A preparative procedure for obtaining a pair of twisted molecular baskets, each comprising a chiral framework with either right ((P)-1syn) or left ((M)-1syn) sense of twist and six ester groups at the rim has been developed and optimized. The racemic (P/M)-1syn can be obtained in three synthetic steps from accessible starting materials. The resolution of (P/M)-1syn is accomplished by its transesterification with (1R,2S,5R)-(-)-menthol in the presence of a Ti(IV) catalyst to give diastereomeric 8(P) and 8(M). It was found that dendritic-like cavitands 8(P) and 8(M), in CD2Cl2, undergo self-inclusion ((1)H NMR spectroscopy) with a menthol moiety occupying the cavity of each host. Importantly, the degree of inclusion of the menthol group was ((1)H NMR spectroscopy) found to be greater in the case of 8(P) than 8(M). Accordingly, it is suggested that different folding characteristic of 8(P) and 8(M) ought to affect the physicochemical characteristics of the hosts to permit their effective separation by column chromatography. The absolute configuration of 8(P)/8(M), encompassing right- and left-handed "cups", was determined with the exciton chirality method and also verified in silico (DFT: B3LYP/TZVP). Finally, the twisted baskets are strongly fluorescent due to three naphthalene chromophores, having a high fluorescence quantum yield within the rigid framework of 8(P)/8(M). PMID:25604262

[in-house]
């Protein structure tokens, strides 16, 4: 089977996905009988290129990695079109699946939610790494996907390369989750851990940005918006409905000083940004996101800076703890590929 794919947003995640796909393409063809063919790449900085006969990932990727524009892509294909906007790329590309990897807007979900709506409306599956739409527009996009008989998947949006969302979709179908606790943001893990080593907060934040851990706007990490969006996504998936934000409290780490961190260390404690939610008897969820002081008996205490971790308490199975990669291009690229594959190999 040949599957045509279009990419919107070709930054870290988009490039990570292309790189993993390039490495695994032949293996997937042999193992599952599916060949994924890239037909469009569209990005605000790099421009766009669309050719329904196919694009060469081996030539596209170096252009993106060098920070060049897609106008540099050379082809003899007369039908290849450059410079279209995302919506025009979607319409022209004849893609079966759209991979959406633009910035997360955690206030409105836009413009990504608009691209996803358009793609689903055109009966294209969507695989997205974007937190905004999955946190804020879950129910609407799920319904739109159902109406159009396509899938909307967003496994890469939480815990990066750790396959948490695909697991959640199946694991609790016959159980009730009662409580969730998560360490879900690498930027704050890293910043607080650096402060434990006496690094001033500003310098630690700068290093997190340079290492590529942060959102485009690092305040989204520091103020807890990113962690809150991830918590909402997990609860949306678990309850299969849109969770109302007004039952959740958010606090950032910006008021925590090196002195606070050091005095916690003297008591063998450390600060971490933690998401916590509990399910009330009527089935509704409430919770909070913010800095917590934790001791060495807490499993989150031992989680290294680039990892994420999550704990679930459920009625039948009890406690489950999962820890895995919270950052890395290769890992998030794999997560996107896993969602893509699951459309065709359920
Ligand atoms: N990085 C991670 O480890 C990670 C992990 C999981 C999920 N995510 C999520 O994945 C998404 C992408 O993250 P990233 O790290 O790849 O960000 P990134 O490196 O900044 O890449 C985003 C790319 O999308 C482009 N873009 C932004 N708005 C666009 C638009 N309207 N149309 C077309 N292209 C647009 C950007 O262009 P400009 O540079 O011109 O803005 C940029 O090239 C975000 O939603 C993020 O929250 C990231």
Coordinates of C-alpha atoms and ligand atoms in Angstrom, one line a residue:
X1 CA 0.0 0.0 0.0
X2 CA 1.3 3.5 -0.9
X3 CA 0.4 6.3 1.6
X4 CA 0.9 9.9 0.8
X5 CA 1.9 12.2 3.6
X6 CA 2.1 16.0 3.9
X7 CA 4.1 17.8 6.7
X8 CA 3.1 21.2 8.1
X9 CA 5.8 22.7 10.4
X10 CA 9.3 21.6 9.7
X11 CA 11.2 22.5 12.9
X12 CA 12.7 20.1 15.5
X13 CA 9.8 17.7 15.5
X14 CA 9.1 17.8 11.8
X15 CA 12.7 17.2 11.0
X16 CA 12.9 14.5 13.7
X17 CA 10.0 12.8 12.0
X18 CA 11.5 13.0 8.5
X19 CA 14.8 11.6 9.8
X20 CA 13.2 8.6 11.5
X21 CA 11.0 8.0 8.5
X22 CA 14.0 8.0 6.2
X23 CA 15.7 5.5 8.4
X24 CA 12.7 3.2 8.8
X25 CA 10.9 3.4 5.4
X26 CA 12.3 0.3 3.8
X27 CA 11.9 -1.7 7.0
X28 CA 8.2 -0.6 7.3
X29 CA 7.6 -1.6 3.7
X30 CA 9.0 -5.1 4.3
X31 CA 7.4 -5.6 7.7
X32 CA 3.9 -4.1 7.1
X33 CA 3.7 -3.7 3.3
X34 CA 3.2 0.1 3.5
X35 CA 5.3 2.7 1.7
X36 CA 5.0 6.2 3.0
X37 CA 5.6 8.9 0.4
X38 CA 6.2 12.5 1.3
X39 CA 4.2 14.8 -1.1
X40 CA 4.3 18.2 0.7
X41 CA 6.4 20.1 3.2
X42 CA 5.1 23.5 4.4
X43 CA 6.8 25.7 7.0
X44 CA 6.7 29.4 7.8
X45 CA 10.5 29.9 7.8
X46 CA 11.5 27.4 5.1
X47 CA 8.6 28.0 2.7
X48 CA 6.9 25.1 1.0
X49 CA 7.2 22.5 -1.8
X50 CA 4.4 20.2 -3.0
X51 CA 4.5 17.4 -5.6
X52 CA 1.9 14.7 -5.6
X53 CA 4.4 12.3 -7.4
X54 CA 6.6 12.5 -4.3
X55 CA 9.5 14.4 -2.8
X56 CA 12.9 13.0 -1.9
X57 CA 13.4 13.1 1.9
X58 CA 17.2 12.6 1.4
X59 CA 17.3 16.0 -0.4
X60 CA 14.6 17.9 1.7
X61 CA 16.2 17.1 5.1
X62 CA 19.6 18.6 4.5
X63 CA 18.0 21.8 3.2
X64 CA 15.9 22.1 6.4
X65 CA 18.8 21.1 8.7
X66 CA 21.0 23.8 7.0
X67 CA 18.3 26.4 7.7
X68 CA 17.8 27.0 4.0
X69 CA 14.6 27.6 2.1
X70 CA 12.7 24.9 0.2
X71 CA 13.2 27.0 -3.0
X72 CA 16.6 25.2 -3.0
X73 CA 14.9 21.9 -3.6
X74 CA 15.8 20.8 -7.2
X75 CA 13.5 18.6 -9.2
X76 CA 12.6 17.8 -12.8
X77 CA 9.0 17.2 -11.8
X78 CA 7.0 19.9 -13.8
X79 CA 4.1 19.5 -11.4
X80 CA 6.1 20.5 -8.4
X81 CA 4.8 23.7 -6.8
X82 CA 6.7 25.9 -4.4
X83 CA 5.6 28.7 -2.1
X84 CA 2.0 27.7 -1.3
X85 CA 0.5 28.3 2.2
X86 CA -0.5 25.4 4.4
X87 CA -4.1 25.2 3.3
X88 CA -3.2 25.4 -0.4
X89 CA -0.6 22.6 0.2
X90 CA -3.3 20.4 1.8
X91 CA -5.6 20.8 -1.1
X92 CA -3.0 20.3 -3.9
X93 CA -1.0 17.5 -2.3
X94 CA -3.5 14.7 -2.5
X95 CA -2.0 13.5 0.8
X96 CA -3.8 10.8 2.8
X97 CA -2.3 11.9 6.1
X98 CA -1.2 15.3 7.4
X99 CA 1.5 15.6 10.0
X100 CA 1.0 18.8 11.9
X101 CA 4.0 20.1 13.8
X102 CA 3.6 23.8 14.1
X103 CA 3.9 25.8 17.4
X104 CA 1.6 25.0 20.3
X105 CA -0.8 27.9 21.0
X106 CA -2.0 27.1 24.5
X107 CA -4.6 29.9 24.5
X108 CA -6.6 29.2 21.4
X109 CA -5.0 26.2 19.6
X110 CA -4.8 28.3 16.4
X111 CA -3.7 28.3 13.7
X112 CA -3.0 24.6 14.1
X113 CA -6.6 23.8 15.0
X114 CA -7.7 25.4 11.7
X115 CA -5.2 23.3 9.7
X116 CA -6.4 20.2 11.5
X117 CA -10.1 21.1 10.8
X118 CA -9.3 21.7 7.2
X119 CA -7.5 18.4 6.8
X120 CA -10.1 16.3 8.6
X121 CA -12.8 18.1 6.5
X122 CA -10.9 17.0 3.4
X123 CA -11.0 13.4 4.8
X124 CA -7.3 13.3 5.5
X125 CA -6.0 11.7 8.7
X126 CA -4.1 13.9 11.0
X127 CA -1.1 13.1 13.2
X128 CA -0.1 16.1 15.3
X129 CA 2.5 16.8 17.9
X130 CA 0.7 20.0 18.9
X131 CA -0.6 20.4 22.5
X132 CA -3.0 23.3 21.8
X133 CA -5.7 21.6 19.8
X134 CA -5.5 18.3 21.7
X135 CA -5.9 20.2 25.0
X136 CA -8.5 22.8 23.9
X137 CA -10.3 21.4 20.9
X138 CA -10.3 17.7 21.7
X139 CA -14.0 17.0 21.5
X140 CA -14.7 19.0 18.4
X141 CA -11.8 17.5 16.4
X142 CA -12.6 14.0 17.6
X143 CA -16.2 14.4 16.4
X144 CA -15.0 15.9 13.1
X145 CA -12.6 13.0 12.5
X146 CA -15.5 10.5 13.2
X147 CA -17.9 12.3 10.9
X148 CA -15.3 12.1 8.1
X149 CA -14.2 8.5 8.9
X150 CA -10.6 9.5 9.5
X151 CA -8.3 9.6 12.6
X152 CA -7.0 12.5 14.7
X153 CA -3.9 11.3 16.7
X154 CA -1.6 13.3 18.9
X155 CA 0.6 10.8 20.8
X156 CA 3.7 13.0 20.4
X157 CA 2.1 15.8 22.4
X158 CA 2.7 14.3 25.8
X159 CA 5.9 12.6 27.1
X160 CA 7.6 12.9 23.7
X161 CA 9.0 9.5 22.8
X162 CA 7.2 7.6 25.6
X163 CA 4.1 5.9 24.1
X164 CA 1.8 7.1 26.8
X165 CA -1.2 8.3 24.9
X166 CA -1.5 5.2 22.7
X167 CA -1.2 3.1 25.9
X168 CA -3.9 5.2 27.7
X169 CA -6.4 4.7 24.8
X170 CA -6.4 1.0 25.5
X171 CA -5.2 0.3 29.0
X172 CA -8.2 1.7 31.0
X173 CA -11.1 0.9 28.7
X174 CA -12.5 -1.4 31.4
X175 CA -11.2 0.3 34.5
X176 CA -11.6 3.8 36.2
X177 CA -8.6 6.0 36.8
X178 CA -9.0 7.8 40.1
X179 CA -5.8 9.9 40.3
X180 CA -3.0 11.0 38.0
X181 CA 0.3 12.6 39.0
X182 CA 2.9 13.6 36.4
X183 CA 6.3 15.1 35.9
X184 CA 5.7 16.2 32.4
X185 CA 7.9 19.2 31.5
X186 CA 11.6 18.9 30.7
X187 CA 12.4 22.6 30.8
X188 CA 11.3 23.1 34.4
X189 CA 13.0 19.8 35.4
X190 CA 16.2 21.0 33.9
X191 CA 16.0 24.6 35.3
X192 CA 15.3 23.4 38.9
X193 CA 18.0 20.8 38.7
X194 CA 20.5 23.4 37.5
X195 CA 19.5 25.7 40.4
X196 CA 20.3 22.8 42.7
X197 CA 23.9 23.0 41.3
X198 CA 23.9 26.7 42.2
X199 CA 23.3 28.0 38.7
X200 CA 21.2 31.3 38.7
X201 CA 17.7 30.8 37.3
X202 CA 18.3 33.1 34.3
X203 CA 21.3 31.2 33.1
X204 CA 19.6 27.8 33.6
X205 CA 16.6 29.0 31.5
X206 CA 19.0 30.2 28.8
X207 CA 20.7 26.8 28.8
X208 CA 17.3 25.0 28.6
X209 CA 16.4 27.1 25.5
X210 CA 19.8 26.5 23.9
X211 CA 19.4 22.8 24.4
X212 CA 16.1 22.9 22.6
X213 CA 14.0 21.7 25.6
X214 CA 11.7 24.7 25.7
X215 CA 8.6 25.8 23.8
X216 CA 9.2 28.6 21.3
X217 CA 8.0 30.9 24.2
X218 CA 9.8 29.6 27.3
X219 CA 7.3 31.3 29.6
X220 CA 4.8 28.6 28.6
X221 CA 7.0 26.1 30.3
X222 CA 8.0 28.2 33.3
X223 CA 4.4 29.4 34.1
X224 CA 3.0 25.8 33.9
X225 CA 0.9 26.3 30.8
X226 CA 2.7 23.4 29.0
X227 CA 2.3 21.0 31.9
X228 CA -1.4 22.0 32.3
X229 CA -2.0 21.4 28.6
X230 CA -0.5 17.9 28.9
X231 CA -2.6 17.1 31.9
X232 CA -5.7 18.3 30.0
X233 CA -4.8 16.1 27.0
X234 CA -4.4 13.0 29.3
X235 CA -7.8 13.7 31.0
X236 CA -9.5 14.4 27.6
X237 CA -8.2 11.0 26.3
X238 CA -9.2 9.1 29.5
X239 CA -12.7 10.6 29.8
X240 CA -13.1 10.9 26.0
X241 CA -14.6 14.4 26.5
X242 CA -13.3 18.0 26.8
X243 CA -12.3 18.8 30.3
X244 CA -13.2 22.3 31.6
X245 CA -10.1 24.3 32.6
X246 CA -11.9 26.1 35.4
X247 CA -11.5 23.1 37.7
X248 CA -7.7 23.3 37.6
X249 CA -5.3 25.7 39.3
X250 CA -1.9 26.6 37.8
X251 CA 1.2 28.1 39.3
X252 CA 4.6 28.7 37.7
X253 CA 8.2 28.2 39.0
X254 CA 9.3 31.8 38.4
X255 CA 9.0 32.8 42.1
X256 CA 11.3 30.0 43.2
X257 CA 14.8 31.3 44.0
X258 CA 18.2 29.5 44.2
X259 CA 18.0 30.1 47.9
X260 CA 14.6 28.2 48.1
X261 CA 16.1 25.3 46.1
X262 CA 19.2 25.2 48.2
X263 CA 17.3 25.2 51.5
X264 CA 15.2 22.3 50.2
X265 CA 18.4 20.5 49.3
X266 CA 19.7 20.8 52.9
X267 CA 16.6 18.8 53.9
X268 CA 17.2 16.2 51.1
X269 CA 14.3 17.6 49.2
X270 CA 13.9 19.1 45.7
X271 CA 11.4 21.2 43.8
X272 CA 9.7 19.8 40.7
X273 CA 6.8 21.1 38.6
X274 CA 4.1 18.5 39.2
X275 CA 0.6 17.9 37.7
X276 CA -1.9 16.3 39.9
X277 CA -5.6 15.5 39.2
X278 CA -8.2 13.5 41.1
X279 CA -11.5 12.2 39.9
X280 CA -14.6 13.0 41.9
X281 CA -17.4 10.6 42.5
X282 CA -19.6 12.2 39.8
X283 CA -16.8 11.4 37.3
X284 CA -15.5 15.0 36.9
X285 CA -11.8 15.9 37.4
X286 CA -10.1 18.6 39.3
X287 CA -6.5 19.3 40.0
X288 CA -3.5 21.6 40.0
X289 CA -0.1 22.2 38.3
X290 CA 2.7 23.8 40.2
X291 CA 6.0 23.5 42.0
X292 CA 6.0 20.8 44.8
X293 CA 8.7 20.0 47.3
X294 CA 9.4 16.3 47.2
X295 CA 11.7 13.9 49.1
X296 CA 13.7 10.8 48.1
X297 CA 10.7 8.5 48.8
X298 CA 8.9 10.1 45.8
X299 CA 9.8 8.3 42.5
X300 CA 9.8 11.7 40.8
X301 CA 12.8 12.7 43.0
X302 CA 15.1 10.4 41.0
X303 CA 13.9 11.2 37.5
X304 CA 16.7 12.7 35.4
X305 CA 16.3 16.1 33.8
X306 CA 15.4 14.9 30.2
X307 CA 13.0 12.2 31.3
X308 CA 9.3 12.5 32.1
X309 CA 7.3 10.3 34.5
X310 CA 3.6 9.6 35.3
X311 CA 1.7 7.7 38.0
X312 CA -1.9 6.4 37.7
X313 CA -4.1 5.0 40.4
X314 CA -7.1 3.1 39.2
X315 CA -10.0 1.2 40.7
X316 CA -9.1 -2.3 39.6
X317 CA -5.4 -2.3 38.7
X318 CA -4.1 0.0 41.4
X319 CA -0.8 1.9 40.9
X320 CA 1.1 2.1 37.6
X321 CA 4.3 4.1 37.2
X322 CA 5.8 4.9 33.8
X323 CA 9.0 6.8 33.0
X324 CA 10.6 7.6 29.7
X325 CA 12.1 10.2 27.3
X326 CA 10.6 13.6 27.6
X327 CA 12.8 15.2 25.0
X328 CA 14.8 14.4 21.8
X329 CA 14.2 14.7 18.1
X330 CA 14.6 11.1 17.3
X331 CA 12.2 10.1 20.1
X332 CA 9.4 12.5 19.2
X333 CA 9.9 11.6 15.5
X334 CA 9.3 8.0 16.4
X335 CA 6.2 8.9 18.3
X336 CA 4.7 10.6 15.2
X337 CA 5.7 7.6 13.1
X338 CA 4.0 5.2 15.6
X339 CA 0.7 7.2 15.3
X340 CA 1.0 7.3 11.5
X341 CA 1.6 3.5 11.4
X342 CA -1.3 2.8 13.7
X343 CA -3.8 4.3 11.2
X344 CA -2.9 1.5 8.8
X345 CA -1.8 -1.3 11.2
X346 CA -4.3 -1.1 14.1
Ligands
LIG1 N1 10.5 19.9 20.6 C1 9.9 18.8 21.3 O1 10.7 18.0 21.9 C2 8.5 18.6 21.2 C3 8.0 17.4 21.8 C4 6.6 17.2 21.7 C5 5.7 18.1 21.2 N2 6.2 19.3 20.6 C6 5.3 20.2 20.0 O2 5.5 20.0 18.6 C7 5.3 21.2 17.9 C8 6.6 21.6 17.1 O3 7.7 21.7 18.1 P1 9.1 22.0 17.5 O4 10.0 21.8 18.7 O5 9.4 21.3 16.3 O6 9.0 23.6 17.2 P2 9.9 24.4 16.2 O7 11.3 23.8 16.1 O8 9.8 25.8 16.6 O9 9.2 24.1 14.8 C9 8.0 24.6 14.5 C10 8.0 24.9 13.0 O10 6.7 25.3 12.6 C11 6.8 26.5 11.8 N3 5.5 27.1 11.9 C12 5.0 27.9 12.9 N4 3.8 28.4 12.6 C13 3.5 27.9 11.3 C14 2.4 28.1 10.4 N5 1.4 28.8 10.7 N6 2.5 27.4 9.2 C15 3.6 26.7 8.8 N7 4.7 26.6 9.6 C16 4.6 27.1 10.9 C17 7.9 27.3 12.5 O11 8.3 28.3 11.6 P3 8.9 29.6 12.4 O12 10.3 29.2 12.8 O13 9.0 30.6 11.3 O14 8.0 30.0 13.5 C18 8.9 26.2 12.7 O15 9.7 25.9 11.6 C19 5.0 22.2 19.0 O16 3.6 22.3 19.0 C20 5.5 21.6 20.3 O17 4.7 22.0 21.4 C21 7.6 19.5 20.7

5. High Temperature Investigations into an Active Turbine Blade Tip Clearance Control Concept

    NASA Technical Reports Server (NTRS)

    Taylor, Shawn; Steinetz, Bruce M.; Oswald, Jay J.

    2007-01-01

    System studies have shown the benefits of reducing blade tip clearances in modern turbine engines. Minimizing blade tip clearances throughout the engine will contribute materially to meeting NASA s Ultra-Efficient Engine Technology (UEET) turbine engine project goals. NASA GRC is examining two candidate approaches including rub-avoidance and regeneration which are explained in subsequent slides.